Lyanne Melendez | ABC7 KGO News Team
Lyanne Melendez joined ABC7 in June 1994 as a general assignment reporter. Melendez brings years of experience to ABC7 along with numerous honors and awards which reflect her accomplished career.

In 1999, Melendez won an Emmy and RTNDA for "Nicholas' Gift of Life," the story of a Bay Area boy whose organs were donated to seven Italian recipients. In 1992, she received the Latina Media Person of the Year Award from New York University, the Asociación de Cronistas de espectaculos Award for Reporter of the Year and the Outstanding Person in Communications Award from the Puerto Rican Institute of New York.

Melendez came from CNN-SPANISH in New York where she worked as a senior correspondent and substitute anchor. She's also worked at television stations in San Juan, Puerto Rico. She began her broadcasting career in 1984 as a production specialist at WTMJ in Milwaukee, Wisconsin.

Melendez received a Bachelor of Arts degree in Journalism from the University of Alabama and a Master's degree in Mass Communications from the University of Wisconsin, Milwaukee. Melendez has traveled to Somalia, Iraq, Central and South America, Saudi Arabia and Kuwait on special assignments.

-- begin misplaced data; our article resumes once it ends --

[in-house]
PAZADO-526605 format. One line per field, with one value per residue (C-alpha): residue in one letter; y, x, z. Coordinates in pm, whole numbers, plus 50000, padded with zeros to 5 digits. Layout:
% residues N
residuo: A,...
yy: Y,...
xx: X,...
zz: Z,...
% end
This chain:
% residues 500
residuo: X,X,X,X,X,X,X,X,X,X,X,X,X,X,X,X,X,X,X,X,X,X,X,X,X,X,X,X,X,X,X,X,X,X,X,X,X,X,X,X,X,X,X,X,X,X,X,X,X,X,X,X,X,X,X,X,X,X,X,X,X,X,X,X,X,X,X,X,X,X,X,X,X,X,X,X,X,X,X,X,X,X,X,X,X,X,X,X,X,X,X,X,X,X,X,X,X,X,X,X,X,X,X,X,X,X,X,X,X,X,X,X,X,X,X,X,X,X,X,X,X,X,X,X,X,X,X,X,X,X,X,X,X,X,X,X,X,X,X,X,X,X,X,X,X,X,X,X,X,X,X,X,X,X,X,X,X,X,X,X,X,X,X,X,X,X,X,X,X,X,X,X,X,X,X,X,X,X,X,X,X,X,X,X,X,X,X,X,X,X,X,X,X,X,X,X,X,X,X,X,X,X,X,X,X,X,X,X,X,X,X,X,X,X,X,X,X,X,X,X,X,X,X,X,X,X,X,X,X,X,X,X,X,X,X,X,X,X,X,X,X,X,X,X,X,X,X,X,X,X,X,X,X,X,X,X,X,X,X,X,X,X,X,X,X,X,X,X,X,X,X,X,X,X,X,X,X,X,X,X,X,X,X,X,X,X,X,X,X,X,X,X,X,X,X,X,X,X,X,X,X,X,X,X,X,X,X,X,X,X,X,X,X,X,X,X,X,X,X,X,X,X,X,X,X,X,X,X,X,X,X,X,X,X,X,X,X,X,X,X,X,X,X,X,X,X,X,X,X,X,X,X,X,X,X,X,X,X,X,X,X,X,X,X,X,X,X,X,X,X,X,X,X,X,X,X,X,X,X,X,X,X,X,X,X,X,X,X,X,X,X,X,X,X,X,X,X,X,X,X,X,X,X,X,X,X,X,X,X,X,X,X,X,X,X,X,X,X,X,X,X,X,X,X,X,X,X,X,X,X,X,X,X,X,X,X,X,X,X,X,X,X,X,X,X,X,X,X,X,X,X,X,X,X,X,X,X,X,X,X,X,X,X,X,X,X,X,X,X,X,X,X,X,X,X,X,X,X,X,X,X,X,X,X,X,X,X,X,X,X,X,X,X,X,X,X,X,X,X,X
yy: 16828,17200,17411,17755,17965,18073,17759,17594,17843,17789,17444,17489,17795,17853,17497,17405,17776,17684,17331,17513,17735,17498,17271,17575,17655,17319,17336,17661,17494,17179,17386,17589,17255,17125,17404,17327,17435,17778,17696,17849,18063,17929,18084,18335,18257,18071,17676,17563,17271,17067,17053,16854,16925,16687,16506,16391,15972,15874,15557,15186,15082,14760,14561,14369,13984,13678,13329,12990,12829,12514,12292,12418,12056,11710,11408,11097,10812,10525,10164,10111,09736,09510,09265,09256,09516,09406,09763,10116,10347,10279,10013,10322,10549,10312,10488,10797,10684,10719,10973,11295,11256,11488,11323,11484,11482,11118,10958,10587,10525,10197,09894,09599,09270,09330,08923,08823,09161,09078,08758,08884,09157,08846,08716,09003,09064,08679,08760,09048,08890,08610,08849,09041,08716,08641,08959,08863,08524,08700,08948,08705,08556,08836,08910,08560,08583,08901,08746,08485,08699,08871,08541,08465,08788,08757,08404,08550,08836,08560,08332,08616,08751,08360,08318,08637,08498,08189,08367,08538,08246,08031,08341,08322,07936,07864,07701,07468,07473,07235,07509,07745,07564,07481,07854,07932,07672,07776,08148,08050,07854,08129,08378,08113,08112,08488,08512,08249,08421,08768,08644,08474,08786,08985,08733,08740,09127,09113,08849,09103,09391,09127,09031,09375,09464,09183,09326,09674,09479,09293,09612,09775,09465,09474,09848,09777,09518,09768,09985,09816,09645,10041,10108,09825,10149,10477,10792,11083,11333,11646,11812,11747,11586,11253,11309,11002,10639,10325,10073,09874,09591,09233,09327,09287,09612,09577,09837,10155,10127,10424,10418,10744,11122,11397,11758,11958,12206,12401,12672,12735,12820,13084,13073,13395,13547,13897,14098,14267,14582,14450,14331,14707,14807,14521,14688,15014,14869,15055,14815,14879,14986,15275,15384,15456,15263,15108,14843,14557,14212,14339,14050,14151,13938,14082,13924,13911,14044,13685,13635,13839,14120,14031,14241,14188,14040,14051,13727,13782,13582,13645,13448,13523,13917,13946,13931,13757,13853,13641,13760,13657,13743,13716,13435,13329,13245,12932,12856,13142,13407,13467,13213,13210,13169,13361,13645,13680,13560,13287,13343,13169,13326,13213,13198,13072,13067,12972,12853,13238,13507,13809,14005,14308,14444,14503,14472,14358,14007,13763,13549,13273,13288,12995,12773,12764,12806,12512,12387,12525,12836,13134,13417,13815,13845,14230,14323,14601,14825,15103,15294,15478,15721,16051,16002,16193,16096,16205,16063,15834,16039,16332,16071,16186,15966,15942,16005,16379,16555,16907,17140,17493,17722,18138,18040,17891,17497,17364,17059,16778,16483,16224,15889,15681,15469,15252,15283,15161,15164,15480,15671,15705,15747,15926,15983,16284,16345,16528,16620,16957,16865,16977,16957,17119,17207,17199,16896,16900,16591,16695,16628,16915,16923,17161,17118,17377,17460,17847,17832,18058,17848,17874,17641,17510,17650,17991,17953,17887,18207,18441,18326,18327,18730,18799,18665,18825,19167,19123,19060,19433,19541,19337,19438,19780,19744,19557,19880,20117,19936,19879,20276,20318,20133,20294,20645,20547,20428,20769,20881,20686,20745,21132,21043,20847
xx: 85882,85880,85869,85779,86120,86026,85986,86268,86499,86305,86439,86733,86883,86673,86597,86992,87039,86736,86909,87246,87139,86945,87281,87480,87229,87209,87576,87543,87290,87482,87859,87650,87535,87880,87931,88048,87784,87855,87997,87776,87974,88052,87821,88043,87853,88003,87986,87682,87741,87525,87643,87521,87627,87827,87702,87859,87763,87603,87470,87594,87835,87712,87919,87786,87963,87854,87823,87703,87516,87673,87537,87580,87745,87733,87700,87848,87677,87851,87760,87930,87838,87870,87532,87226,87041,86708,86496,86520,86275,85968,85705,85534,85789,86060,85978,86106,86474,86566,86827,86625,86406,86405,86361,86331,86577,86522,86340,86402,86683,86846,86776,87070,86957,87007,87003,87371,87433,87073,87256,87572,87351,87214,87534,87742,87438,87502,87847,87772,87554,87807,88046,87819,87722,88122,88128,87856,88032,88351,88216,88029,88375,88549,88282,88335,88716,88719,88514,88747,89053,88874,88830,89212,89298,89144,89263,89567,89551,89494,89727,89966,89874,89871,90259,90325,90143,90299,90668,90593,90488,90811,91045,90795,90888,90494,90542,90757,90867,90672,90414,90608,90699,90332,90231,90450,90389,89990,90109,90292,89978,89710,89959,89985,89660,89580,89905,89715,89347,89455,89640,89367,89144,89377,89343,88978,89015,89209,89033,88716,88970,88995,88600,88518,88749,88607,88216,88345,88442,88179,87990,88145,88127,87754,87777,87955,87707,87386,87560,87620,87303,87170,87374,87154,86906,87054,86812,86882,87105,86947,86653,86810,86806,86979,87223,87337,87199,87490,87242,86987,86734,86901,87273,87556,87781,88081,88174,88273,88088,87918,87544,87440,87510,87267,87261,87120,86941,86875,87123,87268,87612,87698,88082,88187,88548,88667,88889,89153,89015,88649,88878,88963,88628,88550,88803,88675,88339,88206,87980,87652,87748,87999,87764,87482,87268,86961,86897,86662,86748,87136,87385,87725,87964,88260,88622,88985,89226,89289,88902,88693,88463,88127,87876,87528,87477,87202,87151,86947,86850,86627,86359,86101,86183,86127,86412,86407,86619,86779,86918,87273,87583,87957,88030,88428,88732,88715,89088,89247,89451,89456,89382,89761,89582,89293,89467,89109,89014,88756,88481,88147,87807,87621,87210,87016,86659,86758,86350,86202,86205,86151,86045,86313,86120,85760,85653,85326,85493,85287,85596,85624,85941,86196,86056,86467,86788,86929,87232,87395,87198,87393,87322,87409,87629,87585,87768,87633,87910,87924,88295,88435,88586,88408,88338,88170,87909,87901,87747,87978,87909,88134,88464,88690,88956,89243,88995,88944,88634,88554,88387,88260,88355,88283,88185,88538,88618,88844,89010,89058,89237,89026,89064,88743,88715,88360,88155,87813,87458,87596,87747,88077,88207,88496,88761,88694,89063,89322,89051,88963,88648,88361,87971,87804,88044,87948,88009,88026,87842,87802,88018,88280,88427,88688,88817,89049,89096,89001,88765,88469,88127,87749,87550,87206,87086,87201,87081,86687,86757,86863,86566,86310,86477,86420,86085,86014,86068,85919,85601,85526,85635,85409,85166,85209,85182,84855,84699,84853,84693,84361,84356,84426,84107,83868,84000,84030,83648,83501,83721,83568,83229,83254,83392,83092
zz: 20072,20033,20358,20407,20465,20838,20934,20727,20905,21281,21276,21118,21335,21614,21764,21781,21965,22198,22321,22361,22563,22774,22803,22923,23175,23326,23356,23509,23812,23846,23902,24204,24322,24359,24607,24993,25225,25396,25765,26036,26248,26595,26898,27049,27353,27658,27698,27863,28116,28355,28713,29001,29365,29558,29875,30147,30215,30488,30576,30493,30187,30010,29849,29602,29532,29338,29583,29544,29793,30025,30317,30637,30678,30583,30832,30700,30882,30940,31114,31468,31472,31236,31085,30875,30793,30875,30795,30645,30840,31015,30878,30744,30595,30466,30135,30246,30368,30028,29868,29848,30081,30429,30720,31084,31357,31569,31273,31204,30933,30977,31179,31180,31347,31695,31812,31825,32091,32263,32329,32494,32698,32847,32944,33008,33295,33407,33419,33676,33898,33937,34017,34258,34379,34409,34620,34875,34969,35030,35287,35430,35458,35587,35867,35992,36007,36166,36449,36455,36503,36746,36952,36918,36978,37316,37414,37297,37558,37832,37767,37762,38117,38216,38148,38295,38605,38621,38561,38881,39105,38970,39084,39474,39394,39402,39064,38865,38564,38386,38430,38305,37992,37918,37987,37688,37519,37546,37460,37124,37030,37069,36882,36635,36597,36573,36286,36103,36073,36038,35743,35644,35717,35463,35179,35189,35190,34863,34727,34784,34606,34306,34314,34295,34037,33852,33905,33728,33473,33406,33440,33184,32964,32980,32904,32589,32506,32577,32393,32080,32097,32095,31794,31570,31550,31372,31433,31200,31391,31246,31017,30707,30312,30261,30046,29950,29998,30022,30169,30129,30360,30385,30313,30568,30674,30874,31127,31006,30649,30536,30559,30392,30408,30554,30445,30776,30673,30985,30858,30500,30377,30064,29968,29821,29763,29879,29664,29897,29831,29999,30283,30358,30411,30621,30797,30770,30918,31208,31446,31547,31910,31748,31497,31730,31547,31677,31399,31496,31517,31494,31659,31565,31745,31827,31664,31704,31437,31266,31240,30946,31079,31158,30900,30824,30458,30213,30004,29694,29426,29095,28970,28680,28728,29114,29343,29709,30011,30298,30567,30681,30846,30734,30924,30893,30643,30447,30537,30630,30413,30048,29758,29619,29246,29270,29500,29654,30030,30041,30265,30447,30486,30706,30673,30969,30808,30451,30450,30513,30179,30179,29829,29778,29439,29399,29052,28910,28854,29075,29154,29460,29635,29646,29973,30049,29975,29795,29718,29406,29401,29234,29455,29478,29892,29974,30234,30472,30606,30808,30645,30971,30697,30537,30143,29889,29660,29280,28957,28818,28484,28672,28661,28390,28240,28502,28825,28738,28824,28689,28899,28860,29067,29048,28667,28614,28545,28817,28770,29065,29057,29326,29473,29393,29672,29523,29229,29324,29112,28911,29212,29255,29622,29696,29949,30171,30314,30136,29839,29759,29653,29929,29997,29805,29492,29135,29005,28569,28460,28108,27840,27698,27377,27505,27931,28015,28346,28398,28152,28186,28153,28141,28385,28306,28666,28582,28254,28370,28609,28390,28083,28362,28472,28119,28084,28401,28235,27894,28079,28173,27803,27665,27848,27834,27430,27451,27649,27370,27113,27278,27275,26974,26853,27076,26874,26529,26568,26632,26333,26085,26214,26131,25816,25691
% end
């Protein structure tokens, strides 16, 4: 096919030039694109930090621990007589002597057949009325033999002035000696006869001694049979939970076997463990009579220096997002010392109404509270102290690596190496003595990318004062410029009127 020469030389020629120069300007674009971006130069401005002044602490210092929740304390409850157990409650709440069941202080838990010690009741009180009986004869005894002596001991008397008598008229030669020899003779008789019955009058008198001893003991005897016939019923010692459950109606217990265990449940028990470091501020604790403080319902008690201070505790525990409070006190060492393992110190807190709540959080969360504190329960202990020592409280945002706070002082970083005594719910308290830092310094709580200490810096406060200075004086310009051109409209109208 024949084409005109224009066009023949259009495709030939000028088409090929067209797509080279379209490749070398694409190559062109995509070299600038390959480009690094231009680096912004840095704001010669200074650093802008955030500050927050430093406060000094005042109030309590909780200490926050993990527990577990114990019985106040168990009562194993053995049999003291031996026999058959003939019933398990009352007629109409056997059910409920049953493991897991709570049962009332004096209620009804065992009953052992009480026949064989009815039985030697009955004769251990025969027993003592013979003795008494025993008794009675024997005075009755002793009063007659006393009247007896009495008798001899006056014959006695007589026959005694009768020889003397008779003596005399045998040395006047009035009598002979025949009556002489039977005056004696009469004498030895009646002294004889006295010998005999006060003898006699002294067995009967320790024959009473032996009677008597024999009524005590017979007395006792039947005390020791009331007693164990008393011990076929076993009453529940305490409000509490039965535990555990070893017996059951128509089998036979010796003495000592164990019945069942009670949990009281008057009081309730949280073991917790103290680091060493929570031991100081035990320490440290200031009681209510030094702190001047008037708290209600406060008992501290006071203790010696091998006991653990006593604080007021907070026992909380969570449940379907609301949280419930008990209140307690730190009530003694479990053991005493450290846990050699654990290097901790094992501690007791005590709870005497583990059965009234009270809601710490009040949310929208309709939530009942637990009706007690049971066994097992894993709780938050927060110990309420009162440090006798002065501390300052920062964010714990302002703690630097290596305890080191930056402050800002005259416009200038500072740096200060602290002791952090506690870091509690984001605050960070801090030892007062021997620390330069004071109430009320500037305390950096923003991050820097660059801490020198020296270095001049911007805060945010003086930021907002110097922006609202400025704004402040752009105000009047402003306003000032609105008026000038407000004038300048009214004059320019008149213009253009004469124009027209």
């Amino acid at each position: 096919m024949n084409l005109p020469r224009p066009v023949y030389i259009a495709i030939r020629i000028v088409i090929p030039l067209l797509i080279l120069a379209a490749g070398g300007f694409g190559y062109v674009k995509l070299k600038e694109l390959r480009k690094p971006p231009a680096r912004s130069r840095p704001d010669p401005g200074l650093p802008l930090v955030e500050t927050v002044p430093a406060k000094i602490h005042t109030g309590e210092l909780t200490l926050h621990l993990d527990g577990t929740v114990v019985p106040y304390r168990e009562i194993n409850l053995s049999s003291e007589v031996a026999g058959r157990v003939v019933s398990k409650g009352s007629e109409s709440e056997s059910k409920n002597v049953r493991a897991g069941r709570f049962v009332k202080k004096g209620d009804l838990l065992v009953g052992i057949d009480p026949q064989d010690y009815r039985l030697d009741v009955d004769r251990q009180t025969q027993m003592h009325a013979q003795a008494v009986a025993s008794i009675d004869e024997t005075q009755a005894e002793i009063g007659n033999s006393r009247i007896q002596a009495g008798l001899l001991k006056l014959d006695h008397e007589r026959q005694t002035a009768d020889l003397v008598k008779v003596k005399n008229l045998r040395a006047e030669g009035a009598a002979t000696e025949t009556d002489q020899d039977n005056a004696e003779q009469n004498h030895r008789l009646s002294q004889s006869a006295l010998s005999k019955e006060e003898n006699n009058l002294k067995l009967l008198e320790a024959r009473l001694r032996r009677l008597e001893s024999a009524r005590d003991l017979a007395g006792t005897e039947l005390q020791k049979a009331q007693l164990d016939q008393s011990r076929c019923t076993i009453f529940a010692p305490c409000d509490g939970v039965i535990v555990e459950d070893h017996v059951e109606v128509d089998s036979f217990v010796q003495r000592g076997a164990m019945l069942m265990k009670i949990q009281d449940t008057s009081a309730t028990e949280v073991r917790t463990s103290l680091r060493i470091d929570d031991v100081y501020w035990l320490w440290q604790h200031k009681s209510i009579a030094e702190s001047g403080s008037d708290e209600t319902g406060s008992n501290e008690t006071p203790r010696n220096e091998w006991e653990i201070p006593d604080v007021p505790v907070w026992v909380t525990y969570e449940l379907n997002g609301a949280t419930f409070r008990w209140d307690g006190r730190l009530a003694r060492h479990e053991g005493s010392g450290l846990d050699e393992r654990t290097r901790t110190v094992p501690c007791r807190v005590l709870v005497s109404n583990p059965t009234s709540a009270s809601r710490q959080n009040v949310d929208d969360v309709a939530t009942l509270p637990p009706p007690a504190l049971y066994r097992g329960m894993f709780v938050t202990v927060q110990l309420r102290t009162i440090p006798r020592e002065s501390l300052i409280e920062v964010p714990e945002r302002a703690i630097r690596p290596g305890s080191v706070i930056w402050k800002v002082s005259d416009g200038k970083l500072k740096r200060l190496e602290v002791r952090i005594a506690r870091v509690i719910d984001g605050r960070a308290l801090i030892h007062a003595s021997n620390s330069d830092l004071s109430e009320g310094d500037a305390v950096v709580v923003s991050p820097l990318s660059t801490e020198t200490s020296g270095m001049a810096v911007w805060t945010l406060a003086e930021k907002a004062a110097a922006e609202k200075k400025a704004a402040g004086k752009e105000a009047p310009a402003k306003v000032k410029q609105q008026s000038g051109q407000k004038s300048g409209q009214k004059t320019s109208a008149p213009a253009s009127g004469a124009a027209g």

Melendez covers the AIDS and education beat in the Bay Area.

ARCHIVES
Building a Better Bay Area: City of Oakland begins new affordable housing project
After years of trying to build more stable housing, a small community in Oakland finally saw its efforts become a reality.
Central Subway: The never ending project
It was supposed to be completed by December 2019, now it's projected to be finished by February 2020 according to the Project Management Oversight Committee.
Monsanto Verdict: Jury awards $2 billion to Livermore couple who says Roundup caused cancer
MONSANTO VERDICT: The couple, in their 70s, argued that years of use of Monsanto's Roundup herbicide caused them each to develop non-Hodgkin's lymphoma.
What's next for Uber after a rocky IPO debut?
They revolutionized transportation. But it was a rocky start for the long anticipated Uber IPO. This as drivers say they're still unable to make ends meet. What's next?
Cracking down on congestion in San Francisco
San Francisco's reality is that traffic congestion is worse than ever, in part, because of Uber and Lyft and fewer people are riding bicycles because they fear getting struck by a car. But Mayor London Breed has a plan to make things safer for bicyclists.